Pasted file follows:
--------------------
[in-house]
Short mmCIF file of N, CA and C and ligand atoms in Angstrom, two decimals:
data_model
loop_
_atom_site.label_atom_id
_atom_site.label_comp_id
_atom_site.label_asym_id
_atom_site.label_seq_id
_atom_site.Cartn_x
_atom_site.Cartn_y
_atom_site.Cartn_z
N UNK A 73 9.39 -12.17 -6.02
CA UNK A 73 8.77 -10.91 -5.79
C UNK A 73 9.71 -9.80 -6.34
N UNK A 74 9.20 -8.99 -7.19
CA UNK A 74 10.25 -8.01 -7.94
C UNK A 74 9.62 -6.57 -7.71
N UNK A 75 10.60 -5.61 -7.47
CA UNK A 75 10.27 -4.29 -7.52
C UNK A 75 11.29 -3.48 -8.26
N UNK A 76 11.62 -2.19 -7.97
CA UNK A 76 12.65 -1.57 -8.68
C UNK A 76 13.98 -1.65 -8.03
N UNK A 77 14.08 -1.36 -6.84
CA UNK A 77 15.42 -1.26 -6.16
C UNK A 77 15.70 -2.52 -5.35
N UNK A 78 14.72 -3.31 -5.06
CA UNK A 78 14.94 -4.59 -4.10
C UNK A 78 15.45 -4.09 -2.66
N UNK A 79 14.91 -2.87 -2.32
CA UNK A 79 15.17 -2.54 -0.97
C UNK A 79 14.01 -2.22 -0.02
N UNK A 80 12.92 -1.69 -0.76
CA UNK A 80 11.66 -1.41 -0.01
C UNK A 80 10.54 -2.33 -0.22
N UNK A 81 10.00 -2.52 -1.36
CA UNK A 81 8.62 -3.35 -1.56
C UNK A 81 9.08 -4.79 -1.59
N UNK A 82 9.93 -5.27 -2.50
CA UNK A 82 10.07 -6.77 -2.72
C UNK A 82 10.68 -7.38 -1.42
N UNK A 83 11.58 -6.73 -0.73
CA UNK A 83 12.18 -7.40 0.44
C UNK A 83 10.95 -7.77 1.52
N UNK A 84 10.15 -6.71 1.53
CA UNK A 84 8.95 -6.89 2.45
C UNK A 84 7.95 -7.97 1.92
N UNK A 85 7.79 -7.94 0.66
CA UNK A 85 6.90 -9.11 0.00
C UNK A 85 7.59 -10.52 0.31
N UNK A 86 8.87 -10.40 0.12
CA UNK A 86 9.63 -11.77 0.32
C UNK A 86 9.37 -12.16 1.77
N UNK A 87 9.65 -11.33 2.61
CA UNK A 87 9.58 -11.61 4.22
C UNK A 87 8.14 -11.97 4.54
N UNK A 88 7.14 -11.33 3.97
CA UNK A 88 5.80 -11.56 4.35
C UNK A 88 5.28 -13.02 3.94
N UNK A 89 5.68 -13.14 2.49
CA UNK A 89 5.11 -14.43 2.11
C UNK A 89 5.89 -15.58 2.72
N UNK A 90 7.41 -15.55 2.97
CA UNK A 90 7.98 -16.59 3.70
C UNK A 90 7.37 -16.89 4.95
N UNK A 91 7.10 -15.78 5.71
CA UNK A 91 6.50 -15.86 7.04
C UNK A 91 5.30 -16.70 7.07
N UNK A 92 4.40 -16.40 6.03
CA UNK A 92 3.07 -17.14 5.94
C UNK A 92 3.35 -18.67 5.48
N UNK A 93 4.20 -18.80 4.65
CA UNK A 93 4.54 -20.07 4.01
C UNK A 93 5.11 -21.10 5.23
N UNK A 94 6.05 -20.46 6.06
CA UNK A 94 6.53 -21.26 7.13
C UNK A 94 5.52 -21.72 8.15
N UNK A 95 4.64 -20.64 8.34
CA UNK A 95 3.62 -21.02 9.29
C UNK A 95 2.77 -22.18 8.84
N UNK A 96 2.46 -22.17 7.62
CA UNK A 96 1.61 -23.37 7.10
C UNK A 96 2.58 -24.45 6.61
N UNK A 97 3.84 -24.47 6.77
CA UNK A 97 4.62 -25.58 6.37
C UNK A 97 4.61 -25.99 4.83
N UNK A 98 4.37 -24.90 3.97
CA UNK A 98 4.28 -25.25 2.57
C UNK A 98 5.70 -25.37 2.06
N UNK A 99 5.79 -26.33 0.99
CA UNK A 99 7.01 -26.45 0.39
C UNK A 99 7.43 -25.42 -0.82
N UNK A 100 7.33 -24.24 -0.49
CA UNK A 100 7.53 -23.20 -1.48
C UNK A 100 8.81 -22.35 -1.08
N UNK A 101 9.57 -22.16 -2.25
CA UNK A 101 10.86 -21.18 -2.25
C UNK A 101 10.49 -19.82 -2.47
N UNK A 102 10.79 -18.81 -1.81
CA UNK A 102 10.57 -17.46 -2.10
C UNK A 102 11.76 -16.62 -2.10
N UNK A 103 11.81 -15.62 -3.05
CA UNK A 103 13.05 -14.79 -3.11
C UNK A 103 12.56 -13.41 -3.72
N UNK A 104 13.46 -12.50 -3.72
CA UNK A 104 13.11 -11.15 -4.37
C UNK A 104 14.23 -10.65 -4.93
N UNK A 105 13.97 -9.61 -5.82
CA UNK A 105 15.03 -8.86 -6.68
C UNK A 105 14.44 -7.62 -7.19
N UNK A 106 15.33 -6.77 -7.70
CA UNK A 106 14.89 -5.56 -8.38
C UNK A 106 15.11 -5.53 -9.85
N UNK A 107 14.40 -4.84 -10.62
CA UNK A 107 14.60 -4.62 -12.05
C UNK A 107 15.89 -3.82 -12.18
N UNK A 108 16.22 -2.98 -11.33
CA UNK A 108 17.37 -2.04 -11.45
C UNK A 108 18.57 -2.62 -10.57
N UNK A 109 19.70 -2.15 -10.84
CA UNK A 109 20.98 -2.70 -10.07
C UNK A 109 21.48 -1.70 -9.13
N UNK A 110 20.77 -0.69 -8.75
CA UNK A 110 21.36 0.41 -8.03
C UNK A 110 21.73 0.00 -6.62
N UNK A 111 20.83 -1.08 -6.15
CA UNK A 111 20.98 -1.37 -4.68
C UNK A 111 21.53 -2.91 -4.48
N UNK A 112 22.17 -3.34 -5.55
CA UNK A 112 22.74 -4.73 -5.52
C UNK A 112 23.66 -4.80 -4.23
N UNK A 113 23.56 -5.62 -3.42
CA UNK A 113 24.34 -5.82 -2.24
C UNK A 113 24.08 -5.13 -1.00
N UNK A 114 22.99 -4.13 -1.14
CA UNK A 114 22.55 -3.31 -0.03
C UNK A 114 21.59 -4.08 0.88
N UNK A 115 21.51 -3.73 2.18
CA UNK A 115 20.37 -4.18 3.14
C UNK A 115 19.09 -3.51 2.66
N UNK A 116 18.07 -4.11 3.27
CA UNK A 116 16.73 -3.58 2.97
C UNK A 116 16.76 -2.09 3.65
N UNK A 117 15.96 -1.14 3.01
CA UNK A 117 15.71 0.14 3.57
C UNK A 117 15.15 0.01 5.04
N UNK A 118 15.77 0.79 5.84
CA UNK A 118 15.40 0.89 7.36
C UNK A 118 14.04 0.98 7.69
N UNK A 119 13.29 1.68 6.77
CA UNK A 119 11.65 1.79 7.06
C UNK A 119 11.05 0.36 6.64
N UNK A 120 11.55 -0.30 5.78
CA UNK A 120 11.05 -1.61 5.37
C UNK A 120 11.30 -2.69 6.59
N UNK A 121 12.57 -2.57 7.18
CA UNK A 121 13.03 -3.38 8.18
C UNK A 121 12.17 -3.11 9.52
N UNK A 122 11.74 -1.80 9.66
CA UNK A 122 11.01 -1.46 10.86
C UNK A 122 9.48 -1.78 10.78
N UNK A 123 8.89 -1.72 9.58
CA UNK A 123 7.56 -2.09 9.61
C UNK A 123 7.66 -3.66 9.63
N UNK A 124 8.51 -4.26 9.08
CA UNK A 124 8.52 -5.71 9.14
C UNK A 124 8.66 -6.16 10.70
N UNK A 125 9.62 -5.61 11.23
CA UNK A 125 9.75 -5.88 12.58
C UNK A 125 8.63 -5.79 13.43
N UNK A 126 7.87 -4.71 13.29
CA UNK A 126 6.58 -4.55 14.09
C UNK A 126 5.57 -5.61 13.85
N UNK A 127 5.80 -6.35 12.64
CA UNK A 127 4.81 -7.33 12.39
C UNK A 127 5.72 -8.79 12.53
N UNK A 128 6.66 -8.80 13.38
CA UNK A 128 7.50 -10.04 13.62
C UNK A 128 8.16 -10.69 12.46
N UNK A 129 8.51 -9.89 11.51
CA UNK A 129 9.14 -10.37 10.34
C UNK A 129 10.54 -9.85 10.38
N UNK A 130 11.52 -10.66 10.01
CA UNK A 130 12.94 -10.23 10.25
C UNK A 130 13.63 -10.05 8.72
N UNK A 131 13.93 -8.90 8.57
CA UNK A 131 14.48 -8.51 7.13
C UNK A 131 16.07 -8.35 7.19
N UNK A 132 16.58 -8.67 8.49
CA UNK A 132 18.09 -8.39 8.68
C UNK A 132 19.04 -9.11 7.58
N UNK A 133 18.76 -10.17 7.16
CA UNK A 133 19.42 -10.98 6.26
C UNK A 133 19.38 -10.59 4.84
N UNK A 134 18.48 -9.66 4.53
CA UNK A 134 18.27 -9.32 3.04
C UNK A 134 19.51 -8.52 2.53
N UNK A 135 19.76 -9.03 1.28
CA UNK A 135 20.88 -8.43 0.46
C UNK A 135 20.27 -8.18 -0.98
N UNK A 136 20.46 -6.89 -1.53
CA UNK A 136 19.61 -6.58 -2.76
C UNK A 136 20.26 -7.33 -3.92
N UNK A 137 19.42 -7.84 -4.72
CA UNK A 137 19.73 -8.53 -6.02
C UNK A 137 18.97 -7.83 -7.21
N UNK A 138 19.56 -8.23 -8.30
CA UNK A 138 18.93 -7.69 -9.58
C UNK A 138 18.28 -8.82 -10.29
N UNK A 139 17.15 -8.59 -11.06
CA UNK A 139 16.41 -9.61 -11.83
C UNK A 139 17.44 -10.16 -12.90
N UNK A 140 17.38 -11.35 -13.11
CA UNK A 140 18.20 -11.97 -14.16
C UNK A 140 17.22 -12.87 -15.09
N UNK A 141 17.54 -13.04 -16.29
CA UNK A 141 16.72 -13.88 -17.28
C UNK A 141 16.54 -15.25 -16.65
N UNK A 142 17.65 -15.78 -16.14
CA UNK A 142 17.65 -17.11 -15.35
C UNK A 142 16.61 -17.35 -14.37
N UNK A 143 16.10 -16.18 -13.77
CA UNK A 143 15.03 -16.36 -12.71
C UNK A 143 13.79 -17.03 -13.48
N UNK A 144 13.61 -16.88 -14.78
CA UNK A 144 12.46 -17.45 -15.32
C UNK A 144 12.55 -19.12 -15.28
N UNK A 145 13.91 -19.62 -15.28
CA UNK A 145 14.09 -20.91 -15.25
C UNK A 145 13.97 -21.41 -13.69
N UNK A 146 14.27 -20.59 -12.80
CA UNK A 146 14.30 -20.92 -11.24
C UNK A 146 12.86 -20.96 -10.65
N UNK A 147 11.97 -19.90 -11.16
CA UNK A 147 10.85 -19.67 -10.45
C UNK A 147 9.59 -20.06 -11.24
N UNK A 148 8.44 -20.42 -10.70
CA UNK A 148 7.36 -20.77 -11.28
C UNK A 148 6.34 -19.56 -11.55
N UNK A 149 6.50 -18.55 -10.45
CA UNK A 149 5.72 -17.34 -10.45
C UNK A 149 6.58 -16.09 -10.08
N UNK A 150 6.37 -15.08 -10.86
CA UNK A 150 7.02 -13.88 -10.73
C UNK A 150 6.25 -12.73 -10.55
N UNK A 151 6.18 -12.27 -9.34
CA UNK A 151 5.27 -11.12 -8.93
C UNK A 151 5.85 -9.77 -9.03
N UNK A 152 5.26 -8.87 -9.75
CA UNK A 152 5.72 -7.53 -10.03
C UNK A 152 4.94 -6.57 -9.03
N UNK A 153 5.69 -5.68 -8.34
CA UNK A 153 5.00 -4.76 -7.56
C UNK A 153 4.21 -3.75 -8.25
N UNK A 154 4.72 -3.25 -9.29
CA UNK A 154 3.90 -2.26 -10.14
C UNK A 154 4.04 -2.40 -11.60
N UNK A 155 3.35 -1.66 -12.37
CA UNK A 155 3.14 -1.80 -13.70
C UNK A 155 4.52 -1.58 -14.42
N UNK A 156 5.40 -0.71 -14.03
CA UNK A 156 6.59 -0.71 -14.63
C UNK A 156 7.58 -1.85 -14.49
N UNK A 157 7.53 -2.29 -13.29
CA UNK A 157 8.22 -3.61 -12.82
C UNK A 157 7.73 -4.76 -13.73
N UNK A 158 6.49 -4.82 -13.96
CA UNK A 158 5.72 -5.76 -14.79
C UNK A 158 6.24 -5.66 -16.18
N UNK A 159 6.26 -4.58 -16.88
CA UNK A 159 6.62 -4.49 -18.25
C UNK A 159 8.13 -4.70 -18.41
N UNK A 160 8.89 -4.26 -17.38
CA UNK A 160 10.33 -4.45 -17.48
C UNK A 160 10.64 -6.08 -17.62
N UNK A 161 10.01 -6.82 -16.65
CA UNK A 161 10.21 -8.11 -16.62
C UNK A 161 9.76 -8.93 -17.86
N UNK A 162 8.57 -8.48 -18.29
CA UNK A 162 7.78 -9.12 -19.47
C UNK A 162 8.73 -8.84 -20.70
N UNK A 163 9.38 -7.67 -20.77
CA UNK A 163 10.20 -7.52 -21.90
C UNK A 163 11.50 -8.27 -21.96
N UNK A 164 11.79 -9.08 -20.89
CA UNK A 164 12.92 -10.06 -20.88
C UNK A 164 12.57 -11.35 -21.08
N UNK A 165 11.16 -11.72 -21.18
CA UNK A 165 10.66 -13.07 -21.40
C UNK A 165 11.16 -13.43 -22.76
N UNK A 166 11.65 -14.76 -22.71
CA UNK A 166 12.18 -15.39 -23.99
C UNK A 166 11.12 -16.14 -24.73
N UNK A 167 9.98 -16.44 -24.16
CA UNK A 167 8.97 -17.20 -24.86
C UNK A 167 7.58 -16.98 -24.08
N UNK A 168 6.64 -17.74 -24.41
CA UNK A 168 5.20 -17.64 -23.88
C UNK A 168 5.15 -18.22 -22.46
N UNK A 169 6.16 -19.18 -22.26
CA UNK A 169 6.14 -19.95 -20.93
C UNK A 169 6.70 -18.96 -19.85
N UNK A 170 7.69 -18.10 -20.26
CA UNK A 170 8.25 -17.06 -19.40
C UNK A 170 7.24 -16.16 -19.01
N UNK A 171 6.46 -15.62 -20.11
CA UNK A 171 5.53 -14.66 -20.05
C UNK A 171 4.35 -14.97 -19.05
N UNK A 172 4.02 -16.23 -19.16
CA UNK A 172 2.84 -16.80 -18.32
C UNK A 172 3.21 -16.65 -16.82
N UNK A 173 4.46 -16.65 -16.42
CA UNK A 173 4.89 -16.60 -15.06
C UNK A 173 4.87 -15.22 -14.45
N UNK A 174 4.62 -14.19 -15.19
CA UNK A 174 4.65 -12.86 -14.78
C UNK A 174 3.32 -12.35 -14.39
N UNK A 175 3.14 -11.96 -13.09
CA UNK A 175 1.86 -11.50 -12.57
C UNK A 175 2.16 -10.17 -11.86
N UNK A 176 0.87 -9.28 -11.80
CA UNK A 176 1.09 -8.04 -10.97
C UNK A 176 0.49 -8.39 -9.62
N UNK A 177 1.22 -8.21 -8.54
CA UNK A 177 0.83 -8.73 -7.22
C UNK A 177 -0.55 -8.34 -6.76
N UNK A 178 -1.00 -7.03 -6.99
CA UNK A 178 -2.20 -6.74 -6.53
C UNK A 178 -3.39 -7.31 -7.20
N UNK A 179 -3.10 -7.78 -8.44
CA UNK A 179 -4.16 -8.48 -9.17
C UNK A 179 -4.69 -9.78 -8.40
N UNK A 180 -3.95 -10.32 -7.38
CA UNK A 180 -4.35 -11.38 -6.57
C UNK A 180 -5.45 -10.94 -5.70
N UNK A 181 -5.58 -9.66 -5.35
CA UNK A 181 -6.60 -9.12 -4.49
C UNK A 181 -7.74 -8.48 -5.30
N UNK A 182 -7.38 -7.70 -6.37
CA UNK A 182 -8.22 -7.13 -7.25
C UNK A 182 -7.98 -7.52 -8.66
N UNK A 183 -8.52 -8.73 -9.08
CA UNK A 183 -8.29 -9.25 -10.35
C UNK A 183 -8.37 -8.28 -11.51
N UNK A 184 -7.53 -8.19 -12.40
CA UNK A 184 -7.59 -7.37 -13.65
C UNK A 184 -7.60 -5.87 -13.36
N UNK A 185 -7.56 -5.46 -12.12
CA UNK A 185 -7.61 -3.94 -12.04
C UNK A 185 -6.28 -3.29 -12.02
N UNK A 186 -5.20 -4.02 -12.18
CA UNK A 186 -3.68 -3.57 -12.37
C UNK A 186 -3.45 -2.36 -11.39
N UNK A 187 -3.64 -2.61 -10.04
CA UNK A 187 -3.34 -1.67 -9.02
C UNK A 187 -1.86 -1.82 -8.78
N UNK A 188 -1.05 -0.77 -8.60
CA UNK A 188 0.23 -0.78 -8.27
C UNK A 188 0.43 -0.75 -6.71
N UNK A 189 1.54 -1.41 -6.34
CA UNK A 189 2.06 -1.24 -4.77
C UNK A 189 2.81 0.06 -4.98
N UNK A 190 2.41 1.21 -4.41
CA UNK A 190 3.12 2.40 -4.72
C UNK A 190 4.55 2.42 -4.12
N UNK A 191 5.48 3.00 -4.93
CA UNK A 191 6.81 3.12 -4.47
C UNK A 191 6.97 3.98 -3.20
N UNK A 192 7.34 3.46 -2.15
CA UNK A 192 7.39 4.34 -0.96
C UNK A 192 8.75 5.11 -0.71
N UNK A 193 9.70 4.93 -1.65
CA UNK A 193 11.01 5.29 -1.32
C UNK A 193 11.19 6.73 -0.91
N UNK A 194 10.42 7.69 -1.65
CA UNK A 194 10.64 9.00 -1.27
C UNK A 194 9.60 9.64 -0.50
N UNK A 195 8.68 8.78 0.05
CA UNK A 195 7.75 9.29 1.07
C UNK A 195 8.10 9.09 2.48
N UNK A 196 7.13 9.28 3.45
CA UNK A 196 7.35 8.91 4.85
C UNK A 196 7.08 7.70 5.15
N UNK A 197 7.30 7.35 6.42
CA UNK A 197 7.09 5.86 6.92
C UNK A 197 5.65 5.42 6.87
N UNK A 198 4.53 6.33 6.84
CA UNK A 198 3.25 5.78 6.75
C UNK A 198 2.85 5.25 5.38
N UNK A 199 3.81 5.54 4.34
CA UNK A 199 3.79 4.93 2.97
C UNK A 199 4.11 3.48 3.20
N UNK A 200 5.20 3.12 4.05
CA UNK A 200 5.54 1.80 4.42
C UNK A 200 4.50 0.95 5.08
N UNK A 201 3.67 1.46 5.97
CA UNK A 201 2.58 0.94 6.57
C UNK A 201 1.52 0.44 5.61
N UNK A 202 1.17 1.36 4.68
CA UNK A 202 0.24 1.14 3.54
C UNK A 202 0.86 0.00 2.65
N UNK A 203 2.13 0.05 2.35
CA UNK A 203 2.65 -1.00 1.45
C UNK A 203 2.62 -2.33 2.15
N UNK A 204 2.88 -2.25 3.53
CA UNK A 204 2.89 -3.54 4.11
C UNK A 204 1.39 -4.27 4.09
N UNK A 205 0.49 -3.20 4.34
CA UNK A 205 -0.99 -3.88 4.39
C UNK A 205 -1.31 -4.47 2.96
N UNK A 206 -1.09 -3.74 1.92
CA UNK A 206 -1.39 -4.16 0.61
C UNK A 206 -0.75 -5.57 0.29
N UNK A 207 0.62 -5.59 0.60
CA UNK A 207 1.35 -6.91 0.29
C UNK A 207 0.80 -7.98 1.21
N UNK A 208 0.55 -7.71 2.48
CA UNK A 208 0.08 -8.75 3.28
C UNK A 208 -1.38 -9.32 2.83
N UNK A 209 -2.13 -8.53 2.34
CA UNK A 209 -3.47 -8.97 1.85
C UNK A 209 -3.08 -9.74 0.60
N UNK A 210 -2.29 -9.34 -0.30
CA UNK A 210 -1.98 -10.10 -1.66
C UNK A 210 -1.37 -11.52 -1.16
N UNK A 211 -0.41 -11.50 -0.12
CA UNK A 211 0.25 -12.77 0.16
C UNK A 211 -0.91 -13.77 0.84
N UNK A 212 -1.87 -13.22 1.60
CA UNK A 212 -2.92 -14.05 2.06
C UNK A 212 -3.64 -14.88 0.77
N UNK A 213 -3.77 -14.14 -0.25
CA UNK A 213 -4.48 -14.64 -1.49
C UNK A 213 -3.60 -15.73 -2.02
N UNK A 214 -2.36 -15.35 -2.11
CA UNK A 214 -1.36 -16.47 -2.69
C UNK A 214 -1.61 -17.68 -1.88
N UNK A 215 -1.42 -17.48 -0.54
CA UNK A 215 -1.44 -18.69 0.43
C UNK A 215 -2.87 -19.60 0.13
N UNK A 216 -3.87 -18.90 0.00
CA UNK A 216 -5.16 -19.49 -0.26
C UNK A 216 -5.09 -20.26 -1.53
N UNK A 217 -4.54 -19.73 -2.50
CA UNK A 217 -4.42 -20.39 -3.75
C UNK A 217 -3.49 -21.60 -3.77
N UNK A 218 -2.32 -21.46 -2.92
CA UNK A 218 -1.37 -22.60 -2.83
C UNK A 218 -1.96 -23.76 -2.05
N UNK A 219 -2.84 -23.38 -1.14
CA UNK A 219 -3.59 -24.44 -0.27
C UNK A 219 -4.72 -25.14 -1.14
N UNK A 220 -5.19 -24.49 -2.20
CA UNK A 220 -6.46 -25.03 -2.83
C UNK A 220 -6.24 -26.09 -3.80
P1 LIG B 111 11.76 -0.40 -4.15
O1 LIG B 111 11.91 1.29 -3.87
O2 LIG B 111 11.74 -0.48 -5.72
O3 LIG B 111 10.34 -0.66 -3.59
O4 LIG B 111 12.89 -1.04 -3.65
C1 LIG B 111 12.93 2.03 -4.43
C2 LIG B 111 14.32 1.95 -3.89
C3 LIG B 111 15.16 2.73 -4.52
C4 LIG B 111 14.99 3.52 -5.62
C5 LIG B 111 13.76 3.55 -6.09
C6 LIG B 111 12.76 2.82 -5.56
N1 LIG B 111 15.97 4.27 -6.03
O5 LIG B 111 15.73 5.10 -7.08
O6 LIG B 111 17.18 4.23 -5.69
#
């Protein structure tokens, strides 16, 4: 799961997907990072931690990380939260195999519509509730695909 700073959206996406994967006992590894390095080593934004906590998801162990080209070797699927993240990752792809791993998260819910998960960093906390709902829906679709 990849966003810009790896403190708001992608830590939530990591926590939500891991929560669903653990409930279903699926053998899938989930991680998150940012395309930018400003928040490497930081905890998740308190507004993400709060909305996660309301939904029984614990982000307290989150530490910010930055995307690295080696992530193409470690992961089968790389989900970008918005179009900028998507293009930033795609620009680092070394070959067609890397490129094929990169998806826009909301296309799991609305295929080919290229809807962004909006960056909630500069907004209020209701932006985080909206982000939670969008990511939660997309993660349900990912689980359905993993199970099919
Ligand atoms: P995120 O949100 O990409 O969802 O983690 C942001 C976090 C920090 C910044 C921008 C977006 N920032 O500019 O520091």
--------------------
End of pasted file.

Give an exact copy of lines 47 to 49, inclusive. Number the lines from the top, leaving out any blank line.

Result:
C UNK A 84 7.95 -7.97 1.92
N UNK A 85 7.79 -7.94 0.66
CA UNK A 85 6.90 -9.11 0.00